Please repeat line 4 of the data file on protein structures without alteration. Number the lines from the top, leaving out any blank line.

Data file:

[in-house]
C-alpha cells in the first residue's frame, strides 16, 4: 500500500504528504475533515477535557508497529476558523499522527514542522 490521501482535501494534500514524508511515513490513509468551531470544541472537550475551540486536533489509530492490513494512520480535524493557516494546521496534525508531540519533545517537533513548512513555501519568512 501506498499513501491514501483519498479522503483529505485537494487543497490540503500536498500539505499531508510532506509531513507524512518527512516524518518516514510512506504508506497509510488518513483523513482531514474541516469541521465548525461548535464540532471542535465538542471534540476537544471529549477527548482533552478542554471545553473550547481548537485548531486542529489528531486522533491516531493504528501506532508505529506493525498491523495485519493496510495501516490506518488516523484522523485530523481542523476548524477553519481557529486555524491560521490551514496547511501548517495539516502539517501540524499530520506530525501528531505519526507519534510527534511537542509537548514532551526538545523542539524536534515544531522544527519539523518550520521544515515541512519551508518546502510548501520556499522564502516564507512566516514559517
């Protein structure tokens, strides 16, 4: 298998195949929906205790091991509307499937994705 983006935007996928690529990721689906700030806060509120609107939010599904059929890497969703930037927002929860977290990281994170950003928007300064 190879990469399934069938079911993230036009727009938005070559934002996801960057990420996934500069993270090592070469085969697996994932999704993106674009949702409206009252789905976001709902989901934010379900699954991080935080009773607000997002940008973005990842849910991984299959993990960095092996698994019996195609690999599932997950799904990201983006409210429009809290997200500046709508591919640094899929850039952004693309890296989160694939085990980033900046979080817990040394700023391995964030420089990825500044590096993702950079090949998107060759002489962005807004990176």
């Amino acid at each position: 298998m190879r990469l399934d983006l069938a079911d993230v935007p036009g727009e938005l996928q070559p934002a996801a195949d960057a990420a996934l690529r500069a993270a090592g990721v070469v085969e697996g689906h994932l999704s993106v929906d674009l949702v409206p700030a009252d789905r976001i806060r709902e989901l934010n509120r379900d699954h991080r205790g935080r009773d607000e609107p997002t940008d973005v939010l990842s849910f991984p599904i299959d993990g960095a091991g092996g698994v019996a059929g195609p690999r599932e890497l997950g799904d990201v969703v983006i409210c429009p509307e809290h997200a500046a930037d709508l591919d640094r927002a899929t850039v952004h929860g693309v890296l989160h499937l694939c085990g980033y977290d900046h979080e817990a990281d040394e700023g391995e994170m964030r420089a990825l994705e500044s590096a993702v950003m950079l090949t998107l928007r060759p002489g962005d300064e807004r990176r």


């Amino acid at each position: 298998m190879r990469l399934d983006l069938a079911d993230v935007p036009g727009e938005l996928q070559p934002a996801a195949d960057a990420a996934l690529r500069a993270a090592g990721v070469v085969e697996g689906h994932l999704s993106v929906d674009l949702v409206p700030a009252d789905r976001i806060r709902e989901l934010n509120r379900d699954h991080r205790g935080r009773d607000e609107p997002t940008d973005v939010l990842s849910f991984p599904i299959d993990g960095a091991g092996g698994v019996a059929g195609p690999r599932e890497l997950g799904d990201v969703v983006i409210c429009p509307e809290h997200a500046a930037d709508l591919d640094r927002a899929t850039v952004h929860g693309v890296l989160h499937l694939c085990g980033y977290d900046h979080e817990a990281d040394e700023g391995e994170m964030r420089a990825l994705e500044s590096a993702v950003m950079l090949t998107l928007r060759p002489g962005d300064e807004r990176r």